Carotid artery disease is a serious condition that develops when blood vessels that carry oxygen-rich blood to the brain (the carotid arteries) become narrowed by a fatty, waxy substance called plaque. This is one of the primary causes of a stroke. The blockages caused by carotid artery disease can restrict blood flow to brain tissue or promote a blood clot that cuts off blood flow entirely, causing an ischemic stroke, the most common type of stroke. Less commonly, a blood vessel in the brain can rupture, causing a hemorrhagic stroke. When the flow of blood to brain tissue is cut off, that tissue begins to die, resulting in disability or even death.
In fact, stroke is a leading cause of death and long-term disability in the United States. According to the American Heart Association, each year nearly 800,000 people in the United States will experience a stroke.
Identifying and treating carotid artery disease is critical in reducing the risk of a first or recurrent stroke. Learning more about carotid artery disease is an early step in working to protect your brain’s health.
The Anatomy of Carotid Artery Disease
Carotid artery disease occurs when the carotid arteries in the front of the neck become narrowed, limiting the delivery of oxygen to the brain. Oxygenated blood that travels from the heart passes through a large artery called the aorta and then through the carotid arteries. The main carotid arteries continue to branch into smaller blood vessels that the supply the head and brain with blood.
Narrowing of the carotid arteries is usually caused when plaque builds up on the artery walls. Plaque is made up of cholesterol, calcium, fatty substances and other materials found in the bloodstream. When arteries are narrowed by plaque deposits, this is called atherosclerosis. This same process also causes coronary artery disease, which can lead to a heart attack.
Carotid Artery Disease Gives Little or No Warning
Many people do not know they have carotid artery disease until they have a stroke. This is because many stroke victims will have no warning symptoms. However, some patients do experience warning signs in the form of a transient ischemic attack (TIA), sometimes referred to as a “mini-stroke.”
TIA symptoms, as for a stroke, include numbness or paralysis (usually on one side of the body), difficulty speaking or understanding, and temporarily dimmed or blurred vision. These symptoms completely resolve within a few minutes or hours, but they are your body's warning to contact your doctor right away.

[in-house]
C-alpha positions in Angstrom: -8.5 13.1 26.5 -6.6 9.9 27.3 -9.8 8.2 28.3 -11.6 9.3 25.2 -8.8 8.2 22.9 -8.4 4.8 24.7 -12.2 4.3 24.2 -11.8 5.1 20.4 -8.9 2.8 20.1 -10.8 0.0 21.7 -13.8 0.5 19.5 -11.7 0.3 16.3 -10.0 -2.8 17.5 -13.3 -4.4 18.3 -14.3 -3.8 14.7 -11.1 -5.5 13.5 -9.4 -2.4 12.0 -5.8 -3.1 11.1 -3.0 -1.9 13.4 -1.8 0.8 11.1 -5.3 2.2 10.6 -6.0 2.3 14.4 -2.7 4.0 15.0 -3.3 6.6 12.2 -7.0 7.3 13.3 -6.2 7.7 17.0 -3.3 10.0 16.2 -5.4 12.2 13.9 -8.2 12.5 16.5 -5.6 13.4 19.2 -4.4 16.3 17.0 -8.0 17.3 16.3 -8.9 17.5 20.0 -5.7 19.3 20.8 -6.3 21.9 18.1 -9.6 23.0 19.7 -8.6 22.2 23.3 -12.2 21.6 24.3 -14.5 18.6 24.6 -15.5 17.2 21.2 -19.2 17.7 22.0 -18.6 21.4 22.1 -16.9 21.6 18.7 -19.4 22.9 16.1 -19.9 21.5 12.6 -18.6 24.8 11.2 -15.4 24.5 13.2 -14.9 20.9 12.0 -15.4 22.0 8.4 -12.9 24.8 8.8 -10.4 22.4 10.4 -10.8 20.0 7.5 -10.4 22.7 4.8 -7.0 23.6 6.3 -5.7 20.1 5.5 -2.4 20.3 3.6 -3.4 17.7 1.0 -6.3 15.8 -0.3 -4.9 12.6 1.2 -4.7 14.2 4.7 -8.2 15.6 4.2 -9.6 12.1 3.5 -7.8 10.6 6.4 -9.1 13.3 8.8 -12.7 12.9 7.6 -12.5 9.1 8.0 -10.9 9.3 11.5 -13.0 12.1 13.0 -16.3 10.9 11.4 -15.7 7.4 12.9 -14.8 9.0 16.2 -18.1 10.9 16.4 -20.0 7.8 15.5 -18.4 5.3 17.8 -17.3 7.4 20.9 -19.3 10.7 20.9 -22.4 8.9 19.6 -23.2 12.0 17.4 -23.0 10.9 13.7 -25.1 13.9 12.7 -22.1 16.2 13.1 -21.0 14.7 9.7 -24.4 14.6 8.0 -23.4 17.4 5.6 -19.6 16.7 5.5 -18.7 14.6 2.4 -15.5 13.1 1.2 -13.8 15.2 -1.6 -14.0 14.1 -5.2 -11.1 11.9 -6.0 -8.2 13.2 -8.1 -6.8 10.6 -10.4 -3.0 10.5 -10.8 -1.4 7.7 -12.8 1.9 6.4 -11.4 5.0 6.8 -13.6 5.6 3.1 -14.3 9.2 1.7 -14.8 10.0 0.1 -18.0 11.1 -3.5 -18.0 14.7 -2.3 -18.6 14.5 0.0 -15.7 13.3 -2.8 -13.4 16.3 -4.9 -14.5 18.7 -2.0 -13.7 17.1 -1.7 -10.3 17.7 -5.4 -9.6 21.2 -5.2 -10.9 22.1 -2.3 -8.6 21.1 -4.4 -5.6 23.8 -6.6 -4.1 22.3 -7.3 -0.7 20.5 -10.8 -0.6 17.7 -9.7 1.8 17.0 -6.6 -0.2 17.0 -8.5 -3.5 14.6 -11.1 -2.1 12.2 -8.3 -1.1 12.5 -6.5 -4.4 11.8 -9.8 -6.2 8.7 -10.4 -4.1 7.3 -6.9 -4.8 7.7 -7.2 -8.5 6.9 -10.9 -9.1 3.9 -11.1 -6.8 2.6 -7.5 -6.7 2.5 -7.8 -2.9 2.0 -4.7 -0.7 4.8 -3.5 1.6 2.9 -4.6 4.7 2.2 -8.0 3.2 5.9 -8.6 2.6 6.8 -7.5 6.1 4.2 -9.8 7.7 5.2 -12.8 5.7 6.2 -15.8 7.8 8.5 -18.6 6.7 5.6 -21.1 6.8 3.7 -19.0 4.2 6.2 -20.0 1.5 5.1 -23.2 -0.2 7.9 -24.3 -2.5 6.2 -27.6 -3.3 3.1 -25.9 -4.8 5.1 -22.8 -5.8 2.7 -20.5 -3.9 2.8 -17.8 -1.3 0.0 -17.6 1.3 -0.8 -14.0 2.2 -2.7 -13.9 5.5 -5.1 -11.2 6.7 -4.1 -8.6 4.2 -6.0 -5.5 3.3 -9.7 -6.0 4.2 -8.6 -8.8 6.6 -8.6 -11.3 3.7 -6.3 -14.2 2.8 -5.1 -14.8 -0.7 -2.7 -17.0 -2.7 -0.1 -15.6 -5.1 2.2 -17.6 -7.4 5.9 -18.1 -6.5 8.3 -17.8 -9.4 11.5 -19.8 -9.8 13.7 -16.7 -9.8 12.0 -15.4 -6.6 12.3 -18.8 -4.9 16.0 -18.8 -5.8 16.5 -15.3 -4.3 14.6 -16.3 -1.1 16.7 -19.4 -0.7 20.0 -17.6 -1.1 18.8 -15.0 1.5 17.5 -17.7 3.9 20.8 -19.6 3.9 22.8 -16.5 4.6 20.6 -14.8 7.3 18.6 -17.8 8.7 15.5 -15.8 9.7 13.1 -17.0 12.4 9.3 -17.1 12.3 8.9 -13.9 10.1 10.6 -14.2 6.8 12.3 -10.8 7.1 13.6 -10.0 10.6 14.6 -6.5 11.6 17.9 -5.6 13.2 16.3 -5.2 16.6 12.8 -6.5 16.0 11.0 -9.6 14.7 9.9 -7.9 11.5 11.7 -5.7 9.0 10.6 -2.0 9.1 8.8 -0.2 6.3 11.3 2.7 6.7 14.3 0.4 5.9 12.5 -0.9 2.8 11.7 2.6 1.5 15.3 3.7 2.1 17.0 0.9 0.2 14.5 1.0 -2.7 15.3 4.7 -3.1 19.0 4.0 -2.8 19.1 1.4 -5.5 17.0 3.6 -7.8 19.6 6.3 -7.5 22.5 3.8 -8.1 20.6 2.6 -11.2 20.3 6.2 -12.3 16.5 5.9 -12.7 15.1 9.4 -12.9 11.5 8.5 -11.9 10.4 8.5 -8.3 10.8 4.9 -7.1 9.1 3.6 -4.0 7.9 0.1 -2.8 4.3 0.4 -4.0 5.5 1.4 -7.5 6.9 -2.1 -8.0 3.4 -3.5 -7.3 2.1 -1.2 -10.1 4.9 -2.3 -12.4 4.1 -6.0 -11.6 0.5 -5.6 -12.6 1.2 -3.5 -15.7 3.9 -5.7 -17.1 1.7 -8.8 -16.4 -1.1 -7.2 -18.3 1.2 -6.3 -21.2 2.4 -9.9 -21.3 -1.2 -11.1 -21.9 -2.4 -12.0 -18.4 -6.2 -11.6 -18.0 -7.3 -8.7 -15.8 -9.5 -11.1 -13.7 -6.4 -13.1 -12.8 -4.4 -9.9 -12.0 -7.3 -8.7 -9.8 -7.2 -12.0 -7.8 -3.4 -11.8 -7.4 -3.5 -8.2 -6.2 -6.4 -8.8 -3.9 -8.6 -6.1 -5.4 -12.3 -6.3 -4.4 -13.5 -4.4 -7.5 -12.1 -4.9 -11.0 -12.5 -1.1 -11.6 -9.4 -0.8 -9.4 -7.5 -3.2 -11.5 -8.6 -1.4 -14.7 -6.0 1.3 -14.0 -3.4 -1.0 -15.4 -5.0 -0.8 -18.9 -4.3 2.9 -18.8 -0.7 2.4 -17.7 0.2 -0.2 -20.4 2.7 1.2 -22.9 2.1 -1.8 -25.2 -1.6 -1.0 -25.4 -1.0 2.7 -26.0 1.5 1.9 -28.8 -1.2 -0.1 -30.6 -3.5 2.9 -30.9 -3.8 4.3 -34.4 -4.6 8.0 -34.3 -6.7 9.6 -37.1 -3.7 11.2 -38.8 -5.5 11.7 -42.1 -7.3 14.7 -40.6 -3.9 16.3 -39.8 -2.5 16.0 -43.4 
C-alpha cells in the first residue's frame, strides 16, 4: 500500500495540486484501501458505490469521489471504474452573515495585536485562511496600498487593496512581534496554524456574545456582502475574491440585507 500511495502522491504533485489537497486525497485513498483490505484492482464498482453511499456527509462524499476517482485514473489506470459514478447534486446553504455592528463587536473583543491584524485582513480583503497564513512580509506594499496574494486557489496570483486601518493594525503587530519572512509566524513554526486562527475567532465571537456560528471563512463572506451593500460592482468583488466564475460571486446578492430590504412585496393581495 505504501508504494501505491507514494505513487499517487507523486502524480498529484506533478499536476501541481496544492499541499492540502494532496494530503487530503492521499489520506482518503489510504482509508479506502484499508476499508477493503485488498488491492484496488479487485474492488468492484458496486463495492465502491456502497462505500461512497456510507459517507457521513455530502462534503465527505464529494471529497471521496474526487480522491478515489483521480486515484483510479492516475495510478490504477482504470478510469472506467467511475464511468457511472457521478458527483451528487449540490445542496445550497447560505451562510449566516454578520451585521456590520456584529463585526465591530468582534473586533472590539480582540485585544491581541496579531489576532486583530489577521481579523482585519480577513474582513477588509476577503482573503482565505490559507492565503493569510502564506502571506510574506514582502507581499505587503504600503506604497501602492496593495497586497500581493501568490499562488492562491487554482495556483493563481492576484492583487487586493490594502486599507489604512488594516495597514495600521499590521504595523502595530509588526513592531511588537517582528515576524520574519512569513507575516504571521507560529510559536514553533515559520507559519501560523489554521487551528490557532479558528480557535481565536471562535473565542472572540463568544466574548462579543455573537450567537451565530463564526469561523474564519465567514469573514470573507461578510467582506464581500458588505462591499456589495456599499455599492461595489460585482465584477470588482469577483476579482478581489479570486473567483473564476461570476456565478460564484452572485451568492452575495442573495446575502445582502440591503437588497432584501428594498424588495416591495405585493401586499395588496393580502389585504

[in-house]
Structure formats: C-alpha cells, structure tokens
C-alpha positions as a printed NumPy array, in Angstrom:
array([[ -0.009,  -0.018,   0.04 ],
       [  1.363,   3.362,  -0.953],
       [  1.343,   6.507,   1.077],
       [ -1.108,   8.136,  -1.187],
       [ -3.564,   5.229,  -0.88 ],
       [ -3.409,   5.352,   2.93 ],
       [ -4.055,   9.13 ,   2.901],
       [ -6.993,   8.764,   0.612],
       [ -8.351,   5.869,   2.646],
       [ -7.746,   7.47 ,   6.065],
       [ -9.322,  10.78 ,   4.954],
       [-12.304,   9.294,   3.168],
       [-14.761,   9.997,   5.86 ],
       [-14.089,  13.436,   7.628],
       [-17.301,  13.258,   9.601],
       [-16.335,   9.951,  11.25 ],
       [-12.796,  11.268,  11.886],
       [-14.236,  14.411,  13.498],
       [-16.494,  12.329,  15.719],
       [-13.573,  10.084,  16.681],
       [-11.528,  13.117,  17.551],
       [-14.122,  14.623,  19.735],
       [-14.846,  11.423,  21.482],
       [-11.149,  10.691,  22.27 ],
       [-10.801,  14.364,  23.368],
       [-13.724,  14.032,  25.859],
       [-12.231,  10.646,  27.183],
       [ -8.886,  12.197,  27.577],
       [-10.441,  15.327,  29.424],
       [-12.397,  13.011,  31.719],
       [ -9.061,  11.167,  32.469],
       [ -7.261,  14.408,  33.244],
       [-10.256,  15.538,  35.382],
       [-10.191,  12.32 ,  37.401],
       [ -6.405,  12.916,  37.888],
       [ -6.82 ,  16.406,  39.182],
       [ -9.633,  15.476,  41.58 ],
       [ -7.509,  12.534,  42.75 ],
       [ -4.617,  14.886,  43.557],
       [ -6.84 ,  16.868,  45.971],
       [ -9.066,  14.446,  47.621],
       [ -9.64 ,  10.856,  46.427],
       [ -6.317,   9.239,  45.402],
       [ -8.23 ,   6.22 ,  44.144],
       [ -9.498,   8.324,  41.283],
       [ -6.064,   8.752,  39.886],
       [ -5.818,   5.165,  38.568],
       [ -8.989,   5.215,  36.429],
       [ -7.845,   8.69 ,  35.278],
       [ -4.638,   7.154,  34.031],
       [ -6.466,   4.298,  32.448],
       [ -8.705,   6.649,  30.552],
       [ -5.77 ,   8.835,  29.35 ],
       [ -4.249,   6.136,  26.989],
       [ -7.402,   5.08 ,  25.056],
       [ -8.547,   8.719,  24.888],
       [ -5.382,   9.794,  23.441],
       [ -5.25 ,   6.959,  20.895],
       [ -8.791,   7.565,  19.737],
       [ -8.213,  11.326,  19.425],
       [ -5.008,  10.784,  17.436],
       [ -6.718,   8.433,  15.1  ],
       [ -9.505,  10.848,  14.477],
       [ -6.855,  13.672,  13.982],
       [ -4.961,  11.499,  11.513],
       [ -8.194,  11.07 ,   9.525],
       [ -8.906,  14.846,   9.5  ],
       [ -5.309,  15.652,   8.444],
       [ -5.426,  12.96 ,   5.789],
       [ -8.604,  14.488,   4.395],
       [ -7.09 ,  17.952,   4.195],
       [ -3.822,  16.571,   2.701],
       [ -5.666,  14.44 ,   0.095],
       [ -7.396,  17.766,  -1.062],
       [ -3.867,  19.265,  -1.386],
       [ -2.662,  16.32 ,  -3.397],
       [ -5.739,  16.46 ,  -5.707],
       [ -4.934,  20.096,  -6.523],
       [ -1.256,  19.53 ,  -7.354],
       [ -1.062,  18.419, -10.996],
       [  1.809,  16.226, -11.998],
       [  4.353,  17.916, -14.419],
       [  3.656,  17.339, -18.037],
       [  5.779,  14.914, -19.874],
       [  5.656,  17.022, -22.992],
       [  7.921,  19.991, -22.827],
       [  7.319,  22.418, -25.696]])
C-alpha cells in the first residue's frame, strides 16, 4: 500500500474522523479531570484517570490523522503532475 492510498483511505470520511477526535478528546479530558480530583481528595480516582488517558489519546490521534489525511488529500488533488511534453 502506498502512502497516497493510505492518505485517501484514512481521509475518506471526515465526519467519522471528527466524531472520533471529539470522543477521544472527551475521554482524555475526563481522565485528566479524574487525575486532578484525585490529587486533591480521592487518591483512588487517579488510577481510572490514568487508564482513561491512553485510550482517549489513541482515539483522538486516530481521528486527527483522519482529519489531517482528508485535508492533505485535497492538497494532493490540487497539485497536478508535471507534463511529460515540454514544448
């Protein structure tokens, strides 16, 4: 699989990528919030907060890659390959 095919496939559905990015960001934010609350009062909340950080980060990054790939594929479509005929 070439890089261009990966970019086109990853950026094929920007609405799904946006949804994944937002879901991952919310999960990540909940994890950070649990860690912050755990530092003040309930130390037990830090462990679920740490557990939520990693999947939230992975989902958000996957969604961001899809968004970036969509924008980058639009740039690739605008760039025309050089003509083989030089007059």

Carotid Artery Disease Can Be Treated
If you are diagnosed with carotid artery disease, more treatment options are available now than ever before. Advances in treatment for heart disease are successfully being applied to carotid artery disease. Your physician may prescribe treatments as simple as lifestyle changes or medications.
For patients with a serious blockage in a carotid artery, a physician may recommend reopening the artery through a procedure called carotid angioplasty. During angioplasty, a thin tube (catheter) is inserted into one of your leg arteries and is passed up to the blocked carotid artery. Your physician may also place a tiny mesh tube (stent) in the artery to help keep it open. Alternately, a surgical procedure called carotid endarterectomy may be indicated. During this surgery, an incision is made in the carotid artery to manually remove the substance causing the blockage. A care team determined by the specifics of your diagnosis, including doctors, nurses, specialists, and lifestyle coaches, will be there to assist you through treatment, recovery, and prevention.
It is important to remember that a stroke is a medical emergency and that anyone who experiences the warning signs of a stroke should dial 911 immediately. Emergency treatment increases the odds of minimizing damage to brain tissue. Click here earn about the warning signs of stroke and why it is so important to act FAST when you notice stroke signs in yourself or anyone else.
Carotid artery disease is one of the main contributors to ischemic stroke. Learn more in the SecondsCount Carotid Artery Disease Center here.
Strokes can also occur when a blood clot that developed in the heart travels to the brain and blocks blood flow to the brain tissue. Learn more about cardiac embolism and stroke here.